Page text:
Today I’m off to see In Between Days and Guatemalan Handshake, more soon…

A Plea To Filmmakers:

Please stop with the excessively shaky camerawork. It’s unnecessary and vomit-inducing. Please learn to handle your camera more carefully. I’d like to tell you what I thought of Chalk, which I tried to watch at IFFBoston tonight, but I had to leave after about a half hour for fear of vomiting. And I was so nauseous I couldn’t go to any other screenings either. So please stop torturing your audience. Thanks.

IFFBoston Opening Night: Half Nelson

Let’s get this out of the way first: Ryan Gosling is sexy. Sexy in that smooooth, cocky, I – know – he’s – working – me – but – it’s – so – much – fun – falling – under – his – spell kind of way, the way we girls kick ourselves afterward for being attracted to. I kicked myself for it while watching the movie, in fact. It’s all in the way they look at you. A guy who’s not afraid to look you dead in the eye, and hold your gaze, subtly predatory yet at the same time slightly elusive, luring you in rather than pouncing. It is even literalized in his body movement in one scene where he’s talking to a girl while peeking from around the corner.

That’s the main impression I came away with after watching Half Nelson, anyway. It’s not really the point of the film, and in fact I wonder if it might have detracted a bit from the film, which is about a drug-addicted high school teacher and the friendship he strikes up with one of his students who discovers his secret. After awhile his shtick got a little annoying, and felt instead like he was hamming it up for the camera. But it is also all a part of the inappropriateness of his character–his highly sexually-charged persona, like his drug addiction, is something we don’t expect, nor want to think about, in our teachers. In fact, thinking of them having personal lives at all usually brings a grimace to the face of any high school student. Maybe college too. The Village Voice says the film “pays fond tribute to, even as it slyly subverts, the inspirational classroom fable,” and I suppose that’s true, though a film that plays with genre conventions really only accomplishes a stretching of those conventions–it doesn’t ever break them. The genre just folds them in and they become new conventions. Overall it’s a strange beast–an “edgier” Lean On Me, where the teacher is as flawed as his students and no one is really saved in the end. In the obligatory inspirational teacher’s speech near the end, he preaches against Western black-and-white values that refuse to acknowledge that a tree can be “both crooked AND straight, a person both right AND wrong…” making sure you get the point the filmmakers are trying to get across.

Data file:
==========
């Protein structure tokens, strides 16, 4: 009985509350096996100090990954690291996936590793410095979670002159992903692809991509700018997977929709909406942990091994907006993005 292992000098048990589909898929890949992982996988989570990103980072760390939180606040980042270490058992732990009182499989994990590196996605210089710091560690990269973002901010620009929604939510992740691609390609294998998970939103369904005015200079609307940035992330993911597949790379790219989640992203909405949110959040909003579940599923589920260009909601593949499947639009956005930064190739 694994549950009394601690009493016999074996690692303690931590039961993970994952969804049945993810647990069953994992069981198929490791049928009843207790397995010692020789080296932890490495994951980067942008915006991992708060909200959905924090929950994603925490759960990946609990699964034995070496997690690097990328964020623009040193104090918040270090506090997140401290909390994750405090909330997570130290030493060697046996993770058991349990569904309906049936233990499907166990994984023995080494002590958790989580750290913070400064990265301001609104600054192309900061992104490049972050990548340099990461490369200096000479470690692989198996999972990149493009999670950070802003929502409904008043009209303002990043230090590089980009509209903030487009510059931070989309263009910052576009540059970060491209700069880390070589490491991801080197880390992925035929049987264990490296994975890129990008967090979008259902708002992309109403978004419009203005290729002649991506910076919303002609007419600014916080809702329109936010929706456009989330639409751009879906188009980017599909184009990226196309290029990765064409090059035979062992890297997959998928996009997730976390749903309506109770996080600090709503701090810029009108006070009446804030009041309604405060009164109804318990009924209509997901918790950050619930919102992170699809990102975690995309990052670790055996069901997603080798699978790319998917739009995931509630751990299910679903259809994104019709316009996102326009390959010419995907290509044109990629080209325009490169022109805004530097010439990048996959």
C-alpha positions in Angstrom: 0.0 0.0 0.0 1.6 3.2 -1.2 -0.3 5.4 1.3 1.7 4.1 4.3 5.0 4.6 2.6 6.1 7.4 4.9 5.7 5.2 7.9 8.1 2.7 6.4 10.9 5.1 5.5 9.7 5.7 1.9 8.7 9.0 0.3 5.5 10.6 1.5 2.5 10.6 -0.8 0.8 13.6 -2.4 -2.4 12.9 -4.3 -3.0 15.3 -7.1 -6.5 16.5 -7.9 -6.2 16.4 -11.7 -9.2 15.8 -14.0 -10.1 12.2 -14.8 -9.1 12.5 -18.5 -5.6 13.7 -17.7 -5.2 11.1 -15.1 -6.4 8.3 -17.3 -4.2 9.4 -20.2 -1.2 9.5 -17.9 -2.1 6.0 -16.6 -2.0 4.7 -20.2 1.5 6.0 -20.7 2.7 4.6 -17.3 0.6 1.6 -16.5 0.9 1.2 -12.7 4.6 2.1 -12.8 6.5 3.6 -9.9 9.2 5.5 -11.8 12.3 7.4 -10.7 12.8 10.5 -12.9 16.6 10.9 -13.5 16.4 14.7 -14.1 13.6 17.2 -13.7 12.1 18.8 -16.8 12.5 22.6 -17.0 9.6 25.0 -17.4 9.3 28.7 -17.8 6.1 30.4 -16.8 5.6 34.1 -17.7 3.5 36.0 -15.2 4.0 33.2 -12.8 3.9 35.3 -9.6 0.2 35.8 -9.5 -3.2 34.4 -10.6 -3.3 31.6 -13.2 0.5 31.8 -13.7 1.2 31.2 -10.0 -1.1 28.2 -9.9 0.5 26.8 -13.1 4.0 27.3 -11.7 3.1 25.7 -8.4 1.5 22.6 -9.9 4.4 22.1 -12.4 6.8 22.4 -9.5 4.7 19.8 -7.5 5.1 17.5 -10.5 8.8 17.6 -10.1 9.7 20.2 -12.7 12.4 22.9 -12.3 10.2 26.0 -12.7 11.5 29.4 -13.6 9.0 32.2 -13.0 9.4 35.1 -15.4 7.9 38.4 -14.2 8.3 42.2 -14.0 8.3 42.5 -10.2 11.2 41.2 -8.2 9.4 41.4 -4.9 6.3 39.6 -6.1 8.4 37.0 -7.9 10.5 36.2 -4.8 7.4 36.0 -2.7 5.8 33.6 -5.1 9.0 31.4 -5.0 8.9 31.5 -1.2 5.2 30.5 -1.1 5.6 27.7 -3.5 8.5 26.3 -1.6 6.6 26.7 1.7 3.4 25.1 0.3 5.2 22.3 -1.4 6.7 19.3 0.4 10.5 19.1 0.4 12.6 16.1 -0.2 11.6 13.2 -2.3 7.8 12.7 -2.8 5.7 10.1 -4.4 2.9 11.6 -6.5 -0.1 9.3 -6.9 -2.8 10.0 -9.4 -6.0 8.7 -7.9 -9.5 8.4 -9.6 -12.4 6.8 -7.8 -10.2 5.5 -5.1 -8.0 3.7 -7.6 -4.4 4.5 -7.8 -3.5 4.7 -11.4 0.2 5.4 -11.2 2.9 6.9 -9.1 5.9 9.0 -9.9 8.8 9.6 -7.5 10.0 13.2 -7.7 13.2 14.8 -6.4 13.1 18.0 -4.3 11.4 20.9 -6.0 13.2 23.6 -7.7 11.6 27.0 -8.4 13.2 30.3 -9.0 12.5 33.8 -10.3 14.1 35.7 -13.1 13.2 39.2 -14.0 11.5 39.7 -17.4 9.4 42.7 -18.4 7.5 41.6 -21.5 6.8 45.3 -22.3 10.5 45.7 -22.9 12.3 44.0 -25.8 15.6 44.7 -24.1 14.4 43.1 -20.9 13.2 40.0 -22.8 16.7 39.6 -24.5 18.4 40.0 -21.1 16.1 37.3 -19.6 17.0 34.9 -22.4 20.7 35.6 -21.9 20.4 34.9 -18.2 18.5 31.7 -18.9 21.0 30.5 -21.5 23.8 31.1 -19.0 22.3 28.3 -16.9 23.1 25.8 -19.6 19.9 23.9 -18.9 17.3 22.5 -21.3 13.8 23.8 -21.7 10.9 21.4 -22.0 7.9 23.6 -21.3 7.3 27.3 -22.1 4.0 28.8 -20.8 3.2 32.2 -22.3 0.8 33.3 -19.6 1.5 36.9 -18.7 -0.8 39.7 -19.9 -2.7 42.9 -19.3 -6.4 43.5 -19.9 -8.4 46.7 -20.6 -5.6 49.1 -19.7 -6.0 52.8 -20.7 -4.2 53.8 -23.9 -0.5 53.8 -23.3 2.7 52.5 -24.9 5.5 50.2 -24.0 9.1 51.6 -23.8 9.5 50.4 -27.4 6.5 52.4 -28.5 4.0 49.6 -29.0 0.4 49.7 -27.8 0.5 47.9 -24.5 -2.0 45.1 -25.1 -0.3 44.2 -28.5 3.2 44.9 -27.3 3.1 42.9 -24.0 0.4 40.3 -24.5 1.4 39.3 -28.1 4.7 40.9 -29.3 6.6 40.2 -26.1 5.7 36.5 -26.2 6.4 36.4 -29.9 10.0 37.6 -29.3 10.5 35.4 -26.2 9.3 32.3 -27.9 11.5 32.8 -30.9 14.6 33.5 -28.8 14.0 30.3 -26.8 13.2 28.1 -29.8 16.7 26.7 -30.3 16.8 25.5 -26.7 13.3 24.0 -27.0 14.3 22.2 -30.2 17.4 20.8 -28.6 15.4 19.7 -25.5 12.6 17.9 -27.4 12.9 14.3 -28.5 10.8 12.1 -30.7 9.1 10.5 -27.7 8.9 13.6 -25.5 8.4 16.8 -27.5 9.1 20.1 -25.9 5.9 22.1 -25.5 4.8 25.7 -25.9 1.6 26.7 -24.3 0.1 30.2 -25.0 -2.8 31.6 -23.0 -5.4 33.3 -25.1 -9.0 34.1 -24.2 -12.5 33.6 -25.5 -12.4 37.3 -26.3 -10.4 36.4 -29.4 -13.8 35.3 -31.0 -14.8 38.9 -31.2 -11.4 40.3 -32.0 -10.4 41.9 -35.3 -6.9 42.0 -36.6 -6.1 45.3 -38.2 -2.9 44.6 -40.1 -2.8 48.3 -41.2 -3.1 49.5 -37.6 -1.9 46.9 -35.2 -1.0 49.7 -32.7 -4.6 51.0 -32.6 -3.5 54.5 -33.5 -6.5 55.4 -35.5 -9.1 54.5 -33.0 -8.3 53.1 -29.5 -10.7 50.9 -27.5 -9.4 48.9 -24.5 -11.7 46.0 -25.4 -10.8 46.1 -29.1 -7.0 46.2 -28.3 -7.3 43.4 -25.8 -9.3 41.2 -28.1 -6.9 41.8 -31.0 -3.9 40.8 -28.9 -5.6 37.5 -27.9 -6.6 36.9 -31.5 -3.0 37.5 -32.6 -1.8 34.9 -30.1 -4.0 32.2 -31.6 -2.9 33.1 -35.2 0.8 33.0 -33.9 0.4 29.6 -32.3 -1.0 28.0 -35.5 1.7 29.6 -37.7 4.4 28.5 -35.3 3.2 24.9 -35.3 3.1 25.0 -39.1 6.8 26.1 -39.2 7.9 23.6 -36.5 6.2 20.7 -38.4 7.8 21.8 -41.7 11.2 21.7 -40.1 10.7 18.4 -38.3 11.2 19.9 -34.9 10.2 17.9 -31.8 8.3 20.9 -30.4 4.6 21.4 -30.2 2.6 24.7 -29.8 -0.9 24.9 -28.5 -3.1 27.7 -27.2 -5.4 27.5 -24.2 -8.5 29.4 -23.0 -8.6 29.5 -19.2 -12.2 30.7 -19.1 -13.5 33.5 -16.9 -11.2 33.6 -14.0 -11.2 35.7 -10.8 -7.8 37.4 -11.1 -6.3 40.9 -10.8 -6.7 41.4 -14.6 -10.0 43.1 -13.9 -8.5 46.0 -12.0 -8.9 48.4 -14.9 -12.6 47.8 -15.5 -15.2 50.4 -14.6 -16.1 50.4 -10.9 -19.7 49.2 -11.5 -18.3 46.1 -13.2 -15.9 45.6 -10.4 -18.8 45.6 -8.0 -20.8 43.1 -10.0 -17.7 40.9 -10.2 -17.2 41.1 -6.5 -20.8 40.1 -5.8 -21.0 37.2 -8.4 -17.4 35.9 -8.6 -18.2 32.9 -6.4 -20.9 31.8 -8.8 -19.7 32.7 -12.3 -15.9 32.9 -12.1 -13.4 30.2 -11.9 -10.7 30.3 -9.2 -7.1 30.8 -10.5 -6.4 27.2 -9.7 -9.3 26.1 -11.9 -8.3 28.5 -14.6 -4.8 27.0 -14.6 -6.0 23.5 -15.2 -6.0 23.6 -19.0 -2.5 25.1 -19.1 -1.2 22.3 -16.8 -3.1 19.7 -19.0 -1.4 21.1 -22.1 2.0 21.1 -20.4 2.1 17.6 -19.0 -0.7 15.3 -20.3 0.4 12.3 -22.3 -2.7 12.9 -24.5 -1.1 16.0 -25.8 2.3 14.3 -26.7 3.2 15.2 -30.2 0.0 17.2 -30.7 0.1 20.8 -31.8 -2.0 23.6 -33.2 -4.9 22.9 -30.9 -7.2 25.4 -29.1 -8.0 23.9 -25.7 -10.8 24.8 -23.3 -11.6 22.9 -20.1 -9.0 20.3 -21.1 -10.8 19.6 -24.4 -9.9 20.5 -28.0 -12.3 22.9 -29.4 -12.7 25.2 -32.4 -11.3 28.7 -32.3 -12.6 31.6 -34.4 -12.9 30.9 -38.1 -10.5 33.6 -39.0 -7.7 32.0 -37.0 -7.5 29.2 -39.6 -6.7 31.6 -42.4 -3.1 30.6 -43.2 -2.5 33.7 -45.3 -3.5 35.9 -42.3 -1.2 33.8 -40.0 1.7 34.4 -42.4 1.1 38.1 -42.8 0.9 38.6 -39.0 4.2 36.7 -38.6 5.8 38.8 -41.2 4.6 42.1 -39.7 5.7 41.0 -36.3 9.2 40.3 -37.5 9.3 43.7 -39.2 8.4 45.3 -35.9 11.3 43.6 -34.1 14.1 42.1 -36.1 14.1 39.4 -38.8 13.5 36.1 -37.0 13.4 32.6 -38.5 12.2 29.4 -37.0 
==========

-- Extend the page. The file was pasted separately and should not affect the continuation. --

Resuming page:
But Gosling’s performance is the real reason to see this movie–there are shades of greatness, and once he learns to control the hamminess I think he’ll be one of the truly great actors of his generation. Newcomer Shareeka Epps likewise delivers a wonderfully subtle performance–so subtle that I thought it might just be the effect of shyness or nervousness in a young, new actor, but when I saw her gregariousness at the Q&A afterward I realized that was some serious acting going on there.

Tonight it’s more of the same themes as I’m off to see the public high school satire Chalk and then the morally-ambiguous drug-addict drama Cocaine Angel. More soon…

IFFBoston Opening Night Tonight

You’ve probably seen the posters all over town. I’ll be covering opening night tonight, where they’re screening Sundance fave Half Nelson, and hopefully will see a lot of people I haven’t seen in a long time. The festival is looking good this year, and they expanded it to six days to accomodate the demand. Last year pretty much every show was sold out, and some are already sold out this year. More soon…

My Herzog Thesis Now Available

I finally got around to shaping it up and posting it here. Werner Herzog and the Documentary Film. I was such a precocious little bitch.

IFFBoston Coverage Coming Soon

The festival is next week, April 19-24, and I’ll be blogging it again this year…stay tuned…

You Get No Special Points For Honesty

That is a theme I am dealing with lately and then I came across this quote from Caveh Zahedi:

“I had hoped that being completely honest would bring us closer together. But I had seriously miscalculated.”